I twisted the knob, attempting to open the door that led to the little room Uncle Lou had added to Mimmie’s mobile home. It was locked, so I knocked. “Mimmie,” I called. Inside, I heard her fumbling around with the door. It took a while, as she had several latches to release, as well as a hook and eye. That little trailer in the woods of upstate New York was more secure than many apartments in New York City, 100 miles to the south.
The door swung open. Mimmie stood a little to the side, so that I could pass. That day, as always, her floral house dress was perfectly pressed, her stockings complemented by a pair of white sneakers. Not once in my life did I see her in pants, although my mother says that in Mimmie’s younger days sometimes she did wear jeans.
We were going to sit at the kitchen table, drinking tea and eating coffee cake while we talked. That was what we always did during our visits at her trailer, and before that, when she still lived at the old place. But this day I was going to tape record her answers to a list of prepared questions. It was an assignment for a class at college, and I had already asked Mimmie if she would be my subject. She had agreed, reluctantly.
Mimmie circa 1985
I sat down at the table and arranged my notepad and tape recorder. Mimmie hovered nearby. “Should we have some tea first” she said. It was not really a question. I said yes, and before long, it was brewing. She took a danish out of the refrigerator and heated up a few slices in her toaster oven.
“You know, I think these coffee cakes aren’t so good anymore. I think they bake them right in the boxes now,” she remarked. I smiled. Years later, I decided she was probably right! And a little time in the toaster oven always improves store-bought baked goods.
“Maybe we should get started?” I suggested. The clock with the big numbers above the kitchen sink was loud when it ticked. The hours slipped away during visits with Mimmie. I had to make the bus back to Oneonta later that evening, and this assignment needed to be finished. “Where were you born?”
“In my parents’ house.” Mimmie’s parents lived on Dug Hill Road in Hurley, New York. Her father was a widower with five children, but it was the first marriage for her mother. Mimmie was the oldest of three surviving daughters from this union.
“And you lived there your whole childhood?”
“Yes.” When she was a girl, Mimmie often visited a neighbor on Dug Hill Road. She taught Mimmie about running a household and cooking.
By our second cup of tea, there were still a lot of questions to go. The first ones had answers I already knew. “When were you born?” I asked. “September 13, 1904” came the reply. “Do you have children?” “Yes, three.”
“What are their ages?” “I was told not to answer that,” she said, and we both started laughing. “What did your father do?” “He was a farmer.” “And your mother?”
“How did you come to West Shokan, and when?” “How’d I come? I moved here in 1932, no reason why.” I made some notes in my spiral-bound book. West Shokan was my grandfather’s hometown.
Eckert Homestead in West Shokan c. 1915
“What other places have you lived as an adult?” “Well, I lived in Woodstock, working there, for two years. And I lived in Alleben. That’s all.” I made some more notes. In 1918, after finishing eighth grade in the one-room school at age fourteen, Mimmie left home. She went to work in Kingston, New York. In 1922 she moved to Woodstock, New York, to work as a nanny for the Reasoner family. Mr. Reasoner was an artist who owned the Woodstock Playhouse.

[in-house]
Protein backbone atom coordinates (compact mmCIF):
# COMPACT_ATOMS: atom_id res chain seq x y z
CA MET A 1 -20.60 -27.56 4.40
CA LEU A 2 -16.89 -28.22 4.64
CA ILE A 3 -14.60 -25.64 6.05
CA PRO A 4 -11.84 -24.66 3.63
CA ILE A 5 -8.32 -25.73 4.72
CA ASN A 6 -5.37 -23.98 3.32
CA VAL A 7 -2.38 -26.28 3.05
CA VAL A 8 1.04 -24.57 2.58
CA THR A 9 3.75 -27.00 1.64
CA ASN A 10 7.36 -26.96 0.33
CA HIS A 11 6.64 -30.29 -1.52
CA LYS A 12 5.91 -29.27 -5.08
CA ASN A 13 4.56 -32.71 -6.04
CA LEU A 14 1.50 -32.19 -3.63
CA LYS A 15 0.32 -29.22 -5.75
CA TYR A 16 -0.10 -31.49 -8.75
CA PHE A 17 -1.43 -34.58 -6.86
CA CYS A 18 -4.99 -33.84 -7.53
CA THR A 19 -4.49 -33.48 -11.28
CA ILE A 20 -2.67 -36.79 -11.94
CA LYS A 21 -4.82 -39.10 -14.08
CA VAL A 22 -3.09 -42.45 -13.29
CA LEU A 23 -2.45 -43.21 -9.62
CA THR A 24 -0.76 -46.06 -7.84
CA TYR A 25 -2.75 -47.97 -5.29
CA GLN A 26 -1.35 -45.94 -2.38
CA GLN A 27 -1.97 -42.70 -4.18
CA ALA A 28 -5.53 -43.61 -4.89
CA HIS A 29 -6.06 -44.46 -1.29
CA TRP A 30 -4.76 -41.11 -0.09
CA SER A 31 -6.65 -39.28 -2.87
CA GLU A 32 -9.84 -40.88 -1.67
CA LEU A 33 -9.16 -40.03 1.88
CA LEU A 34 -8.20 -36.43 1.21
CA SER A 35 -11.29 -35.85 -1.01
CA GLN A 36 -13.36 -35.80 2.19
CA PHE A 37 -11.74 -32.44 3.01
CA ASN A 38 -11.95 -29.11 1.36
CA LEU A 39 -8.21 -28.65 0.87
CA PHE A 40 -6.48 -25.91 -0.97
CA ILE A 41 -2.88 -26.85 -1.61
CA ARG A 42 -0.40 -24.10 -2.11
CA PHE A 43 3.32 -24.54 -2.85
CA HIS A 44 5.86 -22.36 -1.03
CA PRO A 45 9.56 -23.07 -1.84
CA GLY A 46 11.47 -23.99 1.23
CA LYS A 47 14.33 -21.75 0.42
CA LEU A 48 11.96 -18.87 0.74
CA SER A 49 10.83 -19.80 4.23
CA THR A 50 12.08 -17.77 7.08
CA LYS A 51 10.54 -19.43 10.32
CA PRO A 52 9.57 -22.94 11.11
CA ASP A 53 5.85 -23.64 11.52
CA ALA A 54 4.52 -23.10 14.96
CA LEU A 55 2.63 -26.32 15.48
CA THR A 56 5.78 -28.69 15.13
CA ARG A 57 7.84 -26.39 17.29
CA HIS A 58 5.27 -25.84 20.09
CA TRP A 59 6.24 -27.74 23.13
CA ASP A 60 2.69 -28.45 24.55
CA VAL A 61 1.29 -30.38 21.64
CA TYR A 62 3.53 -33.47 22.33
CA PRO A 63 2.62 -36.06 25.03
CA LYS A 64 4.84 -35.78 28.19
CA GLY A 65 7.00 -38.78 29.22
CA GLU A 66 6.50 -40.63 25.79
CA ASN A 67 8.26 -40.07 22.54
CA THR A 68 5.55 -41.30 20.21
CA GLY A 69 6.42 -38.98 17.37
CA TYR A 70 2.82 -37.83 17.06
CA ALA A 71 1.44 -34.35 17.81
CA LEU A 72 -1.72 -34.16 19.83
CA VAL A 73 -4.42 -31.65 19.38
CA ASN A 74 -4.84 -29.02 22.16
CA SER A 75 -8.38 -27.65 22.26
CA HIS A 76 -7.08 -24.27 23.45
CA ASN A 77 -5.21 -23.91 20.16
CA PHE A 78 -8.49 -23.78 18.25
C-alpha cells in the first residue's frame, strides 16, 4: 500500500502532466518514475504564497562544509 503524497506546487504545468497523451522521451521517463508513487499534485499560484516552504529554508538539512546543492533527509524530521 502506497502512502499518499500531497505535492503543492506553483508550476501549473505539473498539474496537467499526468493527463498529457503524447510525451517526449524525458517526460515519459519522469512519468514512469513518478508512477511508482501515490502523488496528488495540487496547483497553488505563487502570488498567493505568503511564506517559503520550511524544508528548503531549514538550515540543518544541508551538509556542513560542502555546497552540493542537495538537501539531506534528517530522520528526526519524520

Mimmie when she was about 17
“What is your occupation?” “Crazy questions, aren’t they? I don’t want to say jack of all trades and master of none.” She was laughing. “What would you be, mostly I’ve been a housewife, cook. As a young girl, I worked in a factory.”
“What did your husband do?” “Farmer, carpenter.” I continued my notes. Grandpa owned the store Mimmie worked in when she lived in Alleben.
As a newlywed in 1926, Mimmie started writing recipes in a spiral-bound notebook. On the cover is taped an illustration of a kitchen by Maxwell Mays that looks much like Mimmie’s at the old house. At some point she labeled this notebook “Old Book.” The stained pages inside are written in fountain pen and long ago started to crumble. At one place, they were sewn by Mimmie to the binding, and the thread remains intact. This old book begins with a recipe for Irish Wedding Cake, and several pages later, there is One Egg Cake.
The 1926 Notebook
In the 1940s, Mimmie’s sister Alice and brother-in-law Frank would drive to West Shokan from their home in Stony Hollow for a visit. Most of the time, these visits were an unplanned surprise. Having no sweets readily available to offer them and few ingredients on hand to rectify the situation did not prevent Mimmie from slipping into the kitchen to see what she could manage. A short time later, without fail, she would emerge with a just-baked cake.
For one visit Alice decided to save her sister the trouble by bringing something she had picked up at a store. Mimmie served the dessert and coffee, and Alice remarked, “isn’t it good, Frank?” “I guess so,” he replied. “But I prefer those one-egg cakes that Annie stirs up in a hurry.”
Why not try a recipe that will not taste like it has been baked right in the box?
excerpted from A Visit with Mimmie: Catskill Mountain Recipes
I am going to make a batch of these, from the Old Book:
Ginger Snap Cookies
Sugar, 1 cup
Shortening, 2/3 cup
Egg, beaten, 1
Molasses (light), 1/4 cup
Flour, 2 cups
Salt, 1 teaspoon
Baking Soda, 1 teaspoon
Cinnamon, 1 teaspoon
Ginger, 1 teaspoon
Cloves, 1 teaspoon
Thoroughly cream sugar and shortening, add egg and molasses and beat well. Add sifted dry ingredients. Mix well. Roll 1/8 inch thick on lightly floured surface. Cut with floured cookie cutter. Bake on greased cookie sheet in moderate oven (350 degrees) about 10 minutes. Makes 6 dozen cookies.